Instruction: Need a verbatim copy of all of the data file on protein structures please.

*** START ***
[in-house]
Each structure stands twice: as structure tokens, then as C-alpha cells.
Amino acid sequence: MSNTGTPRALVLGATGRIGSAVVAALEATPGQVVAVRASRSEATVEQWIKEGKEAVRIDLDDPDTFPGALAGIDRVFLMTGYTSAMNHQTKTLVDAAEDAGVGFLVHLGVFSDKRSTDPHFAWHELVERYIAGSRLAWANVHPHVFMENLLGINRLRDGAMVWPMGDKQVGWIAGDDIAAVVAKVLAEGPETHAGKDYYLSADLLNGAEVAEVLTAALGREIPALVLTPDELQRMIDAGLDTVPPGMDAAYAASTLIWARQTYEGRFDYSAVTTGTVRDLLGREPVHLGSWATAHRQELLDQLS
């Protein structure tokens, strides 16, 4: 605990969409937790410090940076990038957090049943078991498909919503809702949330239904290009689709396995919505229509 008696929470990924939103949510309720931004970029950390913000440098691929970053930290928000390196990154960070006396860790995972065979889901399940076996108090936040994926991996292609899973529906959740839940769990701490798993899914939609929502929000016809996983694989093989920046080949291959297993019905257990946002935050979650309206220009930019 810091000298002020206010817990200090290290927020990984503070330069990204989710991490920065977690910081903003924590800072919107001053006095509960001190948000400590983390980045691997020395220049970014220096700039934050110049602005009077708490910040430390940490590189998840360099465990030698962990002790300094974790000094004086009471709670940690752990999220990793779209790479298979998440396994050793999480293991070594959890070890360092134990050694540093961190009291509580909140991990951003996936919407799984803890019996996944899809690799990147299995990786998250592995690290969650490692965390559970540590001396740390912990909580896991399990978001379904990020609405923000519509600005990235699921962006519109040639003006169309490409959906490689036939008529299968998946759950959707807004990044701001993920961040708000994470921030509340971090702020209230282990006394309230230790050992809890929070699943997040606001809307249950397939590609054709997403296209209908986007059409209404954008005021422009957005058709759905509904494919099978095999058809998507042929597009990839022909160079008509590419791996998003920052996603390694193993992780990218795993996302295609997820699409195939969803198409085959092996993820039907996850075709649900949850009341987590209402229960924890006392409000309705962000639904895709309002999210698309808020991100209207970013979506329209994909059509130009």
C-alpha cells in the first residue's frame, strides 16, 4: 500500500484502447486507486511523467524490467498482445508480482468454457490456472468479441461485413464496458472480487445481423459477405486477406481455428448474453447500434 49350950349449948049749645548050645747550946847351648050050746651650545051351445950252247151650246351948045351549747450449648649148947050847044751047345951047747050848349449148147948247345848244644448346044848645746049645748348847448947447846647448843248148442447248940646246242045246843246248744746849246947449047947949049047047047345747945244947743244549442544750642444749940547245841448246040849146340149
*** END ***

[in-house]
Each structure stands twice: as structure tokens, then as C-alpha cells.
Amino acid sequence: MSNTGTPRALVLGATGRIGSAVVAALEATPGQVVAVRASRSEATVEQWIKEGKEAVRIDLDDPDTFPGALAGIDRVFLMTGYTSAMNHQTKTLVDAAEDAGVGFLVHLGVFSDKRSTDPHFAWHELVERYIAGSRLAWANVHPHVFMENLLGINRLRDGAMVWPMGDKQVGWIAGDDIAAVVAKVLAEGPETHAGKDYYLSADLLNGAEVAEVLTAALGREIPALVLTPDELQRMIDAGLDTVPPGMDAAYAASTLIWARQTYEGRFDYSAVTTGTVRDLLGREPVHLGSWATAHRQELLDQLS
């Protein structure tokens, strides 16, 4: 605990969409937790410090940076990038957090049943078991498909919503809702949330239904290009689709396995919505229509 008696929470990924939103949510309720931004970029950390913000440098691929970053930290928000390196990154960070006396860790995972065979889901399940076996108090936040994926991996292609899973529906959740839940769990701490798993899914939609929502929000016809996983694989093989920046080949291959297993019905257990946002935050979650309206220009930019 810091000298002020206010817990200090290290927020990984503070330069990204989710991490920065977690910081903003924590800072919107001053006095509960001190948000400590983390980045691997020395220049970014220096700039934050110049602005009077708490910040430390940490590189998840360099465990030698962990002790300094974790000094004086009471709670940690752990999220990793779209790479298979998440396994050793999480293991070594959890070890360092134990050694540093961190009291509580909140991990951003996936919407799984803890019996996944899809690799990147299995990786998250592995690290969650490692965390559970540590001396740390912990909580896991399990978001379904990020609405923000519509600005990235699921962006519109040639003006169309490409959906490689036939008529299968998946759950959707807004990044701001993920961040708000994470921030509340971090702020209230282990006394309230230790050992809890929070699943997040606001809307249950397939590609054709997403296209209908986007059409209404954008005021422009957005058709759905509904494919099978095999058809998507042929597009990839022909160079008509590419791996998003920052996603390694193993992780990218795993996302295609997820699409195939969803198409085959092996993820039907996850075709649900949850009341987590209402229960924890006392409000309705962000639904895709309002999210698309808020991100209207970013979506329209994909059509130009």
C-alpha cells in the first residue's frame, strides 16, 4: 500500500484502447486507486511523467524490467498482445508480482468454457490456472468479441461485413464496458472480487445481423459477405486477406481455428448474453447500434 49350950349449948049749645548050645747550946847351648050050746651650545051351445950252247151650246351948045351549747450449648649148947050847044751047345951047747050848349449148147948247345848244644448346044848645746049645748348847448947447846647448843248148442447248940646246242045246843246248744746849246947449047947949049047047047345747945244947743244549442544750642444749940547245841448246040849146340149